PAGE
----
Please use this identifier to cite or link to this item: http://ahro.austin.org.au/austinjspui/handle/1/20038
Title: Association of early disease progression and very poor survival in the GALLIUM study in follicular lymphoma: benefit of obinutuzumab in reducing the rate of early progression.
Authors: Seymour, John F;Marcus, Robert;Davies, Andrew;Gallop-Evans, Eve;Grigg, Andrew P;Haynes, Andrew;Herold, Michael;Illmer, Thomas;Nilsson-Ehle, Herman;Sökler, Martin;Dünzinger, Ulrich;Nielsen, Tina;Launonen, Aino;Hiddemann, Wolfgang
Affiliation: Royal Melbourne Hospital and University of Melbourne
Roche Pharma AG, Grenzach-Wyhlen, Germany
Austin Health, Heidelberg, Victoria, Australia
Kings College Hospital, London
University of Southampton..
Velindre Cancer Centre, Cardiff..
Nottingham University Hospitals NHS Trust
HELIOS-Klinikum Erfurt
BAG Freiberg-Richter, Jacobasch, Illmer and Wolf, Dresden
Sahlgrenska University Hospital, Gothenburg, Sweden
Eberhard-Karls-University Tübingen
F. Hoffmann-La Roche Ltd, Basel, Switzerland
Department of Medicine III, Ludwig-Maximilians-University, Munich
Issue Date: 20-Dec-2018
EDate: 2018-12-20
Citation: Haematologica 2018; online first: 20 December
Abstract: We evaluated early disease progression and its impact on overall survival in previously untreated follicular lymphoma patients in GALLIUM (NCT01332968), and investigated the effect on early disease progression of the 2 randomization arms: obinutuzumab- versus rituximab-based immunochemotherapy. Cause-specific Cox regression was used to estimate the effect of treatment on the risk of disease progression or death due to disease progression within 24 months of randomization and to analyze overall survival in patients with or without disease progression after 24 months. Mortality in both groups was analyzed 6, 12, and 18 months post-randomization (median follow-up, 41 months). Fewer early disease progression events occurred in obinutuzumab (57/601) versus rituximab (98/601) immunochemotherapy patients, with an average risk reduction of 46.0% (95% CI: 25.0-61.1%; cumulative incidence rate 10.1% versus 17.4%). At a median post-progression follow-up of 22.6 months, risk of mortality increased markedly following a progression event (HR of time-varying progression status, 25.5 [95% CI: 16.2-40.3]). Mortality risk was higher the earlier patients progressed within the first 24 months. Age-adjusted HR for overall survival after 24 months in surviving patients with disease progression versus those without was 12.2 (95% CI: 5.6-26.5). Post-progression survival was similar by treatment arm. In conclusion, obinutuzumab plus chemotherapy was associated with a marked reduction in the rate of early disease progression events relative to rituximab plus chemotherapy. Early disease progression in patients with follicular lymphoma was associated with poor prognosis, with mortality risk higher after earlier progression. Survival post-progression did not seem to be influenced by treatment arm. .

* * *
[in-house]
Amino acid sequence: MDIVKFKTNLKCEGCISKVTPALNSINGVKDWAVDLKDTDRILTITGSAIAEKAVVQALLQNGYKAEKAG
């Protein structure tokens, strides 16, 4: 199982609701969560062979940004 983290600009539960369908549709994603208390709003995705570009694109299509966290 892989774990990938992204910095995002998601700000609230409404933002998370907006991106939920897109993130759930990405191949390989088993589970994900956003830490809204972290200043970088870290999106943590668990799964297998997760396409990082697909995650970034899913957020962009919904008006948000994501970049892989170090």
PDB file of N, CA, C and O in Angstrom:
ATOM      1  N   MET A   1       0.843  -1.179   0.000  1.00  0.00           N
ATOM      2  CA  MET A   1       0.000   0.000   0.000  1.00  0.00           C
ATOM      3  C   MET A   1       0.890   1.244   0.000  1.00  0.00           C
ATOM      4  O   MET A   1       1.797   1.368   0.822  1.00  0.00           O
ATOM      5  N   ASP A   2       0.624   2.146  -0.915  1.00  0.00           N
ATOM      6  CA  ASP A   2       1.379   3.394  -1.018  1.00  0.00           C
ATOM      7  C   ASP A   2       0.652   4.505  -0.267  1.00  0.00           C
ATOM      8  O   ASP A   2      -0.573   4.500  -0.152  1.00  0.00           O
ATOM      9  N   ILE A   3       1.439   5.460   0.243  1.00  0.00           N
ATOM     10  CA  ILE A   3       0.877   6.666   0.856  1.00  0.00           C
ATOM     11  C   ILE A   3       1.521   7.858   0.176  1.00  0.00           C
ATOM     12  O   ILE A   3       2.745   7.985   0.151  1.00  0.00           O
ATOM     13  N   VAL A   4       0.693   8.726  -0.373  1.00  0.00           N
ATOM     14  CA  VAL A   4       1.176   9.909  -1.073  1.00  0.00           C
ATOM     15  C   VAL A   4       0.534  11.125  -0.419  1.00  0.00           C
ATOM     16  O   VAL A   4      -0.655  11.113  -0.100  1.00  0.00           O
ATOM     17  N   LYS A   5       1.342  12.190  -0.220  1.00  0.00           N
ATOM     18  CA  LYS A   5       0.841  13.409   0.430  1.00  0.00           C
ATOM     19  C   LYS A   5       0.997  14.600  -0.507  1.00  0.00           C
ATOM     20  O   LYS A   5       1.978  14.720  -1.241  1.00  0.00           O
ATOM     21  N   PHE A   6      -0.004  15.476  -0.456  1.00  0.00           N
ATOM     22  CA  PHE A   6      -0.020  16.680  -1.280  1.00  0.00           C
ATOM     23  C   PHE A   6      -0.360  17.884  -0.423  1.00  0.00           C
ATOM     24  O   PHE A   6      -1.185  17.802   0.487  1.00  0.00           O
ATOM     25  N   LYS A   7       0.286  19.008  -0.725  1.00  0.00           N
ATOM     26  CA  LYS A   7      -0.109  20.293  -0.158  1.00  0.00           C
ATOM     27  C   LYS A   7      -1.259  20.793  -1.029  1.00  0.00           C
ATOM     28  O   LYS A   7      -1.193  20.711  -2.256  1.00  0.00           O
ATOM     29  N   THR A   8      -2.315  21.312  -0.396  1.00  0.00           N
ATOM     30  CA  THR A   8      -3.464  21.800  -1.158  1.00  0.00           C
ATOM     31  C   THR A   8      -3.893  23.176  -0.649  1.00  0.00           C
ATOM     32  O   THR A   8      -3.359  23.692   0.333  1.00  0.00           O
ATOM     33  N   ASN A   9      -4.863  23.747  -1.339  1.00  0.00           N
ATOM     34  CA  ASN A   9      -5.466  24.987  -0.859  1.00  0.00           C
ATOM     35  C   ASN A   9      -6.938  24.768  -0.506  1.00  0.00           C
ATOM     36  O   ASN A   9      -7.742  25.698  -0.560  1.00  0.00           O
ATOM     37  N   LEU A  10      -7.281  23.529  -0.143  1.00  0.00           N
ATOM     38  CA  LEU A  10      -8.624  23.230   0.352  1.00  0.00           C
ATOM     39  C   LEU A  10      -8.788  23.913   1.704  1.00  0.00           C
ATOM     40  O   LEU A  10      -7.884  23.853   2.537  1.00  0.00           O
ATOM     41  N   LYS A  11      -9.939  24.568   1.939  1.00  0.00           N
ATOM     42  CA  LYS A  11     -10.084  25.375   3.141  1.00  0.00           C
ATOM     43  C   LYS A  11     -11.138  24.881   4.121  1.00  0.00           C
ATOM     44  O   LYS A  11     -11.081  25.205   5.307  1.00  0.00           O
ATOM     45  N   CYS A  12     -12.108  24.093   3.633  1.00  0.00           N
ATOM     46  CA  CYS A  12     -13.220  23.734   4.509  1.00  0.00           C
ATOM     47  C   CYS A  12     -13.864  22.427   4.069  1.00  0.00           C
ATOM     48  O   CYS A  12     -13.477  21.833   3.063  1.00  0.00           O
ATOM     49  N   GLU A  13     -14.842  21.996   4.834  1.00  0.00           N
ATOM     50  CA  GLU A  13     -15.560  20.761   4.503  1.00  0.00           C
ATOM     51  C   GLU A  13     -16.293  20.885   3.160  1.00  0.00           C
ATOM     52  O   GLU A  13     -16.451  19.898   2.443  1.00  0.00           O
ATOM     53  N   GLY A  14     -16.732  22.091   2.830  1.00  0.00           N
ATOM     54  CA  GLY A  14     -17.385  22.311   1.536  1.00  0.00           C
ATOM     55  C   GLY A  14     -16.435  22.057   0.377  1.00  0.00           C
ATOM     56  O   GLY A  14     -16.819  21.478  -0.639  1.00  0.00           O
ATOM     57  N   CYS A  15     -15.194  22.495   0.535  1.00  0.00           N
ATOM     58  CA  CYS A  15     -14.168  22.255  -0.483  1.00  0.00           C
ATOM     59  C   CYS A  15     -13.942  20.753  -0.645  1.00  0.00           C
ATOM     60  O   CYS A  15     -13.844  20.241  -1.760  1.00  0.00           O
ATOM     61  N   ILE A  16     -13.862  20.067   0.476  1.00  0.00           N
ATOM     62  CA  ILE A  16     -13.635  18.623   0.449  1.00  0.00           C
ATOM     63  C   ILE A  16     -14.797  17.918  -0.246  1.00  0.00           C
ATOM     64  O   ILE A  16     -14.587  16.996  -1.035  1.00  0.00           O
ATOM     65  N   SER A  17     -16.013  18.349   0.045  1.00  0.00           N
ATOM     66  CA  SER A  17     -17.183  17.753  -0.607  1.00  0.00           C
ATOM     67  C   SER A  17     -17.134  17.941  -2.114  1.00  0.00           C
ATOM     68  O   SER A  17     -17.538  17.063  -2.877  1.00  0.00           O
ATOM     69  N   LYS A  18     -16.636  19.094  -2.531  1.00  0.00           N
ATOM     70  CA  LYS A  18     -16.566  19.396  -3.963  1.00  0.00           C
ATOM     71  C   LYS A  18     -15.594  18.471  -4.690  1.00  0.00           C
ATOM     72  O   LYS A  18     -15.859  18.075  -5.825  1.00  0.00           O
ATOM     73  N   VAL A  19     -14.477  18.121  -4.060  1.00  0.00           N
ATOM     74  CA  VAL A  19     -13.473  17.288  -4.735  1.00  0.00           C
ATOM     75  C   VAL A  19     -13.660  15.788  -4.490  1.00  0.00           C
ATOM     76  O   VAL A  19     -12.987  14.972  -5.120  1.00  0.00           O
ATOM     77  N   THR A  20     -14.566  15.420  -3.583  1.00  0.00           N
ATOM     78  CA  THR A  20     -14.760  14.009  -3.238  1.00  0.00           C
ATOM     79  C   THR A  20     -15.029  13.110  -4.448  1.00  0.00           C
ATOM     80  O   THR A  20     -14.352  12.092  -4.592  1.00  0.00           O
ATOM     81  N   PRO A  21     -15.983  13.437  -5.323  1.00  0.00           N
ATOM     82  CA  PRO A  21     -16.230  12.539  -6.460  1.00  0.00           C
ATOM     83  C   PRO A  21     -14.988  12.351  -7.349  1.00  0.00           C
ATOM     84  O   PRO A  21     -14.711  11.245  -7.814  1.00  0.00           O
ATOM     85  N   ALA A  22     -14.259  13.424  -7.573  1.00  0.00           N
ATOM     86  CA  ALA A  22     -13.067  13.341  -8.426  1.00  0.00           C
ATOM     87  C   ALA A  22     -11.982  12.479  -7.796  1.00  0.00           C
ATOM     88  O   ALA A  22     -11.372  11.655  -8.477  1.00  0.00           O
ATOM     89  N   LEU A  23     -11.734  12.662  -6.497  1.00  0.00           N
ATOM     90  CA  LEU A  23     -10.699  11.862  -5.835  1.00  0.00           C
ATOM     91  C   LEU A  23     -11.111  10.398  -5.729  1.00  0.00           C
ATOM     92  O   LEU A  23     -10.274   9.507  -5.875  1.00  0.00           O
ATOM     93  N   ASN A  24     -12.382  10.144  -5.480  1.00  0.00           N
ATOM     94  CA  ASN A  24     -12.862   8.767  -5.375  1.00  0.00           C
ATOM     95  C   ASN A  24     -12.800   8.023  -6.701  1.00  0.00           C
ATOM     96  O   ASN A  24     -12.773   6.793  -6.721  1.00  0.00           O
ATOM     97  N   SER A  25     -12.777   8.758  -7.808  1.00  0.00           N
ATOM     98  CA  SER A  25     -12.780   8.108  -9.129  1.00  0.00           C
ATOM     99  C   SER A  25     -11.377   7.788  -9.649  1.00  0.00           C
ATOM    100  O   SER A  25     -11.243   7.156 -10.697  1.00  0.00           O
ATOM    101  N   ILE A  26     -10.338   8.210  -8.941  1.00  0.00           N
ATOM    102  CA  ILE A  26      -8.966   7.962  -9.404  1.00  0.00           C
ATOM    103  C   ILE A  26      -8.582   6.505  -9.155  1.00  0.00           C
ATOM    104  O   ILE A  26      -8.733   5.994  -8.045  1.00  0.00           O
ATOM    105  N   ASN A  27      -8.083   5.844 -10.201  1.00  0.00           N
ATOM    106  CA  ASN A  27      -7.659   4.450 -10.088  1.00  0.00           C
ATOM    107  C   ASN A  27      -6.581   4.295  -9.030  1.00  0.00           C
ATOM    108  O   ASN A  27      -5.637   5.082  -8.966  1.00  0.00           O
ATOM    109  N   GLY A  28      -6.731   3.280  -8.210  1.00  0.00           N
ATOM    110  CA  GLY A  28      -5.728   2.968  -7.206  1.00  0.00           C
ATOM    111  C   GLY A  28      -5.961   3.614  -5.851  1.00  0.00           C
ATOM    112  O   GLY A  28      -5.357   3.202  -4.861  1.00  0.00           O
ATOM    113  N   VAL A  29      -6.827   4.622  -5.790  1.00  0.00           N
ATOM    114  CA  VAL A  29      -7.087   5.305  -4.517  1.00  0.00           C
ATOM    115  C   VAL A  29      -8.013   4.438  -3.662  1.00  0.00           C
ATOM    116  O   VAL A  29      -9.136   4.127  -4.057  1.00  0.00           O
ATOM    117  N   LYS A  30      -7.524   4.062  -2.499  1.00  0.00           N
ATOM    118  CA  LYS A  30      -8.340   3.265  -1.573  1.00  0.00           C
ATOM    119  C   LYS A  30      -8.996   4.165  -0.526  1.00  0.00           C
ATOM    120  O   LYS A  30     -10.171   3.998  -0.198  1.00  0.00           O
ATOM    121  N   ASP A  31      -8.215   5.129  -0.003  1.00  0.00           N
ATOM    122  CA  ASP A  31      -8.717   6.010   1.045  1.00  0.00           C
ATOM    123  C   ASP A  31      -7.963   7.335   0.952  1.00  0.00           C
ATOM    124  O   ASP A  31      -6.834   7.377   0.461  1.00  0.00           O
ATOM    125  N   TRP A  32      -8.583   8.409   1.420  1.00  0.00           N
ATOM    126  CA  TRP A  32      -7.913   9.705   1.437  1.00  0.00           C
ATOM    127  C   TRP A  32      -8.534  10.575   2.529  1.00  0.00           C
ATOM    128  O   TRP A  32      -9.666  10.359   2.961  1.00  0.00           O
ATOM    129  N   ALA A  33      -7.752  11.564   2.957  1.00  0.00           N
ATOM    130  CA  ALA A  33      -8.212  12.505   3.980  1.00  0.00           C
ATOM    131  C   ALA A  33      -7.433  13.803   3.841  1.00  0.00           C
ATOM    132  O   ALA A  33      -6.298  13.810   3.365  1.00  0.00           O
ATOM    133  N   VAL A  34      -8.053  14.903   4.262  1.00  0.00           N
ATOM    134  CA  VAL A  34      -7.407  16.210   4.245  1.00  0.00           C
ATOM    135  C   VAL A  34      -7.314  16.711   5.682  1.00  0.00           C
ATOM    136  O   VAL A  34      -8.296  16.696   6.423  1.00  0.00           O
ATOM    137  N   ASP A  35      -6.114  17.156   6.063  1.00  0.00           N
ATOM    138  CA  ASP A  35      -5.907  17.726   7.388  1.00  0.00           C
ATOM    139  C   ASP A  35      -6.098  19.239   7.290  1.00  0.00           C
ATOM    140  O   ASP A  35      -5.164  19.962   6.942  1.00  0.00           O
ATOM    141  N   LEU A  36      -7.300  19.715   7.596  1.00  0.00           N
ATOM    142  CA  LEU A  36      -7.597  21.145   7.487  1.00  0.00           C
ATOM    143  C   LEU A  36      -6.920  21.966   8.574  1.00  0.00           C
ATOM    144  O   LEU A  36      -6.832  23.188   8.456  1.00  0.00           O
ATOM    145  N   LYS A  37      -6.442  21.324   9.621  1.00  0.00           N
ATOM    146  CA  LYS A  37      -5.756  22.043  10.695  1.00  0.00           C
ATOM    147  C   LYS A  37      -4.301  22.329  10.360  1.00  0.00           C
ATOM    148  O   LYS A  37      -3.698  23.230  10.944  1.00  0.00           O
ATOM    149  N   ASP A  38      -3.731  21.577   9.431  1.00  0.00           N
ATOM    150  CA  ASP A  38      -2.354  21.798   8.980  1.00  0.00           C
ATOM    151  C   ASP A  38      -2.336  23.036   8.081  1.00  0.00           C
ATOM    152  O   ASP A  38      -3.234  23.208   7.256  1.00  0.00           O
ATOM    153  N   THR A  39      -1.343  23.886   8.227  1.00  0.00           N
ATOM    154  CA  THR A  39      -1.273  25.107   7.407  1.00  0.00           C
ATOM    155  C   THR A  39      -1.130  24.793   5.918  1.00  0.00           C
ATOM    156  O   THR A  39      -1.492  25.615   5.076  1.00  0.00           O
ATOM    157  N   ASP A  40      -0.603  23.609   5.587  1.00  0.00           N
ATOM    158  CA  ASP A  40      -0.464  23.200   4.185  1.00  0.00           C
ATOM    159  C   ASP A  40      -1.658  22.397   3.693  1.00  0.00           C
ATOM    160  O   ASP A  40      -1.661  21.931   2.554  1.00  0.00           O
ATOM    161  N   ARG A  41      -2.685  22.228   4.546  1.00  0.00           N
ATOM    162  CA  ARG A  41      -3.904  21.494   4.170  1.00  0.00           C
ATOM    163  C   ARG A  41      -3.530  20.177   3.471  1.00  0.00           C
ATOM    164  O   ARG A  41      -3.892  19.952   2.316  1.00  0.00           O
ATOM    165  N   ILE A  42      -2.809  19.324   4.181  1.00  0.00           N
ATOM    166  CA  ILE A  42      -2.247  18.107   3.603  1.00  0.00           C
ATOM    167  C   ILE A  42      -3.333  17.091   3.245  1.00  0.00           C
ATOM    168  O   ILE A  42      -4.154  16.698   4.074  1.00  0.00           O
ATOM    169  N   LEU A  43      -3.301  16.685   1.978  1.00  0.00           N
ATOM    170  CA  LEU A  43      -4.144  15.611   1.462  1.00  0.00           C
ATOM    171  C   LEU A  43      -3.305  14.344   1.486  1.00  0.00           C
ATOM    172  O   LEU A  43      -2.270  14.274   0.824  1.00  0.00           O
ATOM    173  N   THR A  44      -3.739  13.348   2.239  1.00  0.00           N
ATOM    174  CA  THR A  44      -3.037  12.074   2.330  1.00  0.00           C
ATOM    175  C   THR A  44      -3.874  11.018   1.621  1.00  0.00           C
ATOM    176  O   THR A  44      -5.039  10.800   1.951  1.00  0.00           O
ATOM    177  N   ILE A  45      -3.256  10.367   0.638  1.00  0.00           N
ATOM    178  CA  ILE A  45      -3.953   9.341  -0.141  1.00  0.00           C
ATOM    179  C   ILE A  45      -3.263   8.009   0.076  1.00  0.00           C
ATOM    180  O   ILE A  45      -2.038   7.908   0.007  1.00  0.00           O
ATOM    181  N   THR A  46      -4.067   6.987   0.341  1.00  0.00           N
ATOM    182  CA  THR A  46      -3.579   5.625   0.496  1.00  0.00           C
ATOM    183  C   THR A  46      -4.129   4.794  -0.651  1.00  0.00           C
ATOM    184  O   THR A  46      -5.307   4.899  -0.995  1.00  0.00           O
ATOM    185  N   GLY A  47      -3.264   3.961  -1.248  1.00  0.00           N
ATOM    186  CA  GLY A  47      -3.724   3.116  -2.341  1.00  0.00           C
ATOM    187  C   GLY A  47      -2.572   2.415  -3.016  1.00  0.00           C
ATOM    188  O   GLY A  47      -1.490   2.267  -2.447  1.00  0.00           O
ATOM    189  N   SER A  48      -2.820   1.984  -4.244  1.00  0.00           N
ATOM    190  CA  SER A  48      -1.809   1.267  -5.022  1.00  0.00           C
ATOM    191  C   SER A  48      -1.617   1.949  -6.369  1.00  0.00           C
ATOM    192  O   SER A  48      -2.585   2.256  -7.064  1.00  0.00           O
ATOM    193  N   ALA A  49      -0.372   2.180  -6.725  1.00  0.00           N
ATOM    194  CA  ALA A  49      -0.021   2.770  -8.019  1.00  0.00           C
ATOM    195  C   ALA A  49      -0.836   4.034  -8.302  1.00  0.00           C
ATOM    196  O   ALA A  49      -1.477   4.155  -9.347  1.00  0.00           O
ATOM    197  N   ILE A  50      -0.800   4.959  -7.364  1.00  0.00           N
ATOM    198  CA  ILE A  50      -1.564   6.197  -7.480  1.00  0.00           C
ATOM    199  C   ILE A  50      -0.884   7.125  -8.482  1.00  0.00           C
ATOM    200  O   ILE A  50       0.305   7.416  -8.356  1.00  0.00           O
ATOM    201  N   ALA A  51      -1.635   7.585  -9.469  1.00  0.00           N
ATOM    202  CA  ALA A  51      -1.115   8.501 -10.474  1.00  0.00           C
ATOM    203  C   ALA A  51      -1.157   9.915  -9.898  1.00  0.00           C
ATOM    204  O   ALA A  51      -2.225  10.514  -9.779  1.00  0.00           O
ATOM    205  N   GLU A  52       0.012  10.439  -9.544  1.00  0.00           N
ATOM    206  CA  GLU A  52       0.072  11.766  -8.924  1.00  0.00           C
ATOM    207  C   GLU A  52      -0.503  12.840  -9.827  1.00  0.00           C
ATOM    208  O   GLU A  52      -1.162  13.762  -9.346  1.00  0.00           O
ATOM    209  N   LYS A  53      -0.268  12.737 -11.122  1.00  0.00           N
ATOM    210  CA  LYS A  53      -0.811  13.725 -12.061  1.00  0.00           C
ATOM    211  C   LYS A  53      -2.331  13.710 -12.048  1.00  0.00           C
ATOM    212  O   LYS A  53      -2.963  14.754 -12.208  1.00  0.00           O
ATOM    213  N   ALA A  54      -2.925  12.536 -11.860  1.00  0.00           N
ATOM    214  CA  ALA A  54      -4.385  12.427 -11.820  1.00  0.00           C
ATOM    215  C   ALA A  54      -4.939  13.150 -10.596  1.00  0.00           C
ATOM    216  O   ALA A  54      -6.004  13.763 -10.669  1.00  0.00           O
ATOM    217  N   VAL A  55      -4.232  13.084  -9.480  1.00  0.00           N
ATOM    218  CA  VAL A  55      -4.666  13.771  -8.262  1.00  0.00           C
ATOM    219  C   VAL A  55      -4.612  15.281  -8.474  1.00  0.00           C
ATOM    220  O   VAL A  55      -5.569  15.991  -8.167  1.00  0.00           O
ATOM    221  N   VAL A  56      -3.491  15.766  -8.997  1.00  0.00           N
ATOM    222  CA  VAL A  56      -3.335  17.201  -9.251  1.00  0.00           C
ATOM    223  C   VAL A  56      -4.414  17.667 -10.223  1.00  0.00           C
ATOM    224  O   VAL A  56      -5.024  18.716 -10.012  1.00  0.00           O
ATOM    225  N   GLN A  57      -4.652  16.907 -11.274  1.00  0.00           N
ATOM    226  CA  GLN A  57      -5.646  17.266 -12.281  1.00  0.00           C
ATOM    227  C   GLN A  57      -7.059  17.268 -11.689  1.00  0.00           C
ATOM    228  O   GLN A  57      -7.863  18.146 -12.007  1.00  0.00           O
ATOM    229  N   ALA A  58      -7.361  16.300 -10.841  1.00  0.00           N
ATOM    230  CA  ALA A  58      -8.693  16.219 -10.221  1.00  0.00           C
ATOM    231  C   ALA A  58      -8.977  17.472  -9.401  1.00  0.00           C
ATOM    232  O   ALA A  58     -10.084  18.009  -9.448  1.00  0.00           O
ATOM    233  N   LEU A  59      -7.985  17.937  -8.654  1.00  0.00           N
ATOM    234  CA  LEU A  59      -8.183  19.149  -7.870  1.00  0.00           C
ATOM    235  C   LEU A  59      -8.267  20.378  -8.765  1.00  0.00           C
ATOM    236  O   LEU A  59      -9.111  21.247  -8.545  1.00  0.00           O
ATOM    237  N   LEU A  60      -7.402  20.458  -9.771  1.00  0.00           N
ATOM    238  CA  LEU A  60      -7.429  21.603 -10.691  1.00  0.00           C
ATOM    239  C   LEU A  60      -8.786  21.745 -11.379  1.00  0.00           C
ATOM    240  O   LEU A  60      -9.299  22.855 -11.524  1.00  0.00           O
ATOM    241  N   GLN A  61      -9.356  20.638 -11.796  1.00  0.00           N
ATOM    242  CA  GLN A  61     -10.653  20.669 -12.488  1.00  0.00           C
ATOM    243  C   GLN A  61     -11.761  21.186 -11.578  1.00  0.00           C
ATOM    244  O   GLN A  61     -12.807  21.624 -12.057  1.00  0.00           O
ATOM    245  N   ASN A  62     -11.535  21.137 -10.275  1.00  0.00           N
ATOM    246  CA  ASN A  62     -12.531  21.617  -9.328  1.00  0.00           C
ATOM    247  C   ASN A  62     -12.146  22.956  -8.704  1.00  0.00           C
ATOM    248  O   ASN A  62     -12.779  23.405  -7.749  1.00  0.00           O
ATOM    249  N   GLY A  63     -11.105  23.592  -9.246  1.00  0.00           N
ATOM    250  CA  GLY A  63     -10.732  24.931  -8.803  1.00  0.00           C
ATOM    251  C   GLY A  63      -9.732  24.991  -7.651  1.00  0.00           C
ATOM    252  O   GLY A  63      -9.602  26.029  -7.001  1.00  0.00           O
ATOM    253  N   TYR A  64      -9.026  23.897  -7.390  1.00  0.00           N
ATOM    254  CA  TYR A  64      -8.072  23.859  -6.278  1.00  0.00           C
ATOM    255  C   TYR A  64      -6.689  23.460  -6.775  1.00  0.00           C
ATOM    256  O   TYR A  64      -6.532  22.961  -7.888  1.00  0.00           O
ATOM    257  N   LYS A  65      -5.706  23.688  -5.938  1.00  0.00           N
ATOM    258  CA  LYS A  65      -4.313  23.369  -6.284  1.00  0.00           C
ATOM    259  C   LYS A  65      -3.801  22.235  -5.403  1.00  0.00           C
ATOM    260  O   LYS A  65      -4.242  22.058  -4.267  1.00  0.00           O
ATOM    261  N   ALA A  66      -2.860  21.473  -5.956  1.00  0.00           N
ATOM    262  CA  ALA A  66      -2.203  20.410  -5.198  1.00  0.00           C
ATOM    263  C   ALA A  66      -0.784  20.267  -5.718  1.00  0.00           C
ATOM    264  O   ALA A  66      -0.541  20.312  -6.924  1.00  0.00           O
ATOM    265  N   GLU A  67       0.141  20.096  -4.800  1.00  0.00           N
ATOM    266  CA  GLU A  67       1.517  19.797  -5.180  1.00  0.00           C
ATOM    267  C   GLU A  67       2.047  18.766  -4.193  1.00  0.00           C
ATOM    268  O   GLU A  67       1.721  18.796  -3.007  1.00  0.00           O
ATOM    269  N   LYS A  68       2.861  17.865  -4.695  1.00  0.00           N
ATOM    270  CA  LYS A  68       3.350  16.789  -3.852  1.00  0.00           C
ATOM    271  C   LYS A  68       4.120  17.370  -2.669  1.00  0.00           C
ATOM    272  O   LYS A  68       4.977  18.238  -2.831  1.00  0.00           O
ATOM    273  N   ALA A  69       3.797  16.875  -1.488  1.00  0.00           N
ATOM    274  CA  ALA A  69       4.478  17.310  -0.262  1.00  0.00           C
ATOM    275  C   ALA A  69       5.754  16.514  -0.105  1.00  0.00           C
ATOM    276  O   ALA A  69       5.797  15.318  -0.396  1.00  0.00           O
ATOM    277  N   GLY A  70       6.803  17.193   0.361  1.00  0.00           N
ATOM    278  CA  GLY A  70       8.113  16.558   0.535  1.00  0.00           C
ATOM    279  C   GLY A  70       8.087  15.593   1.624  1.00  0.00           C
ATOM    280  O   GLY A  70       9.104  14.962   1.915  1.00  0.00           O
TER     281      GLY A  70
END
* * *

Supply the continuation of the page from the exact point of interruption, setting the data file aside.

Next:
URI: http://ahro.austin.org.au/austinjspui/handle/1/20038
DOI: 10.3324/haematol.2018.209015
PubMed URL: 30573503
Type: Journal Article
Subjects: Cell Therapy and Immunotherapy
Follicular lymphoma
Obinutuzumab
Appears in Collections:Journal articles

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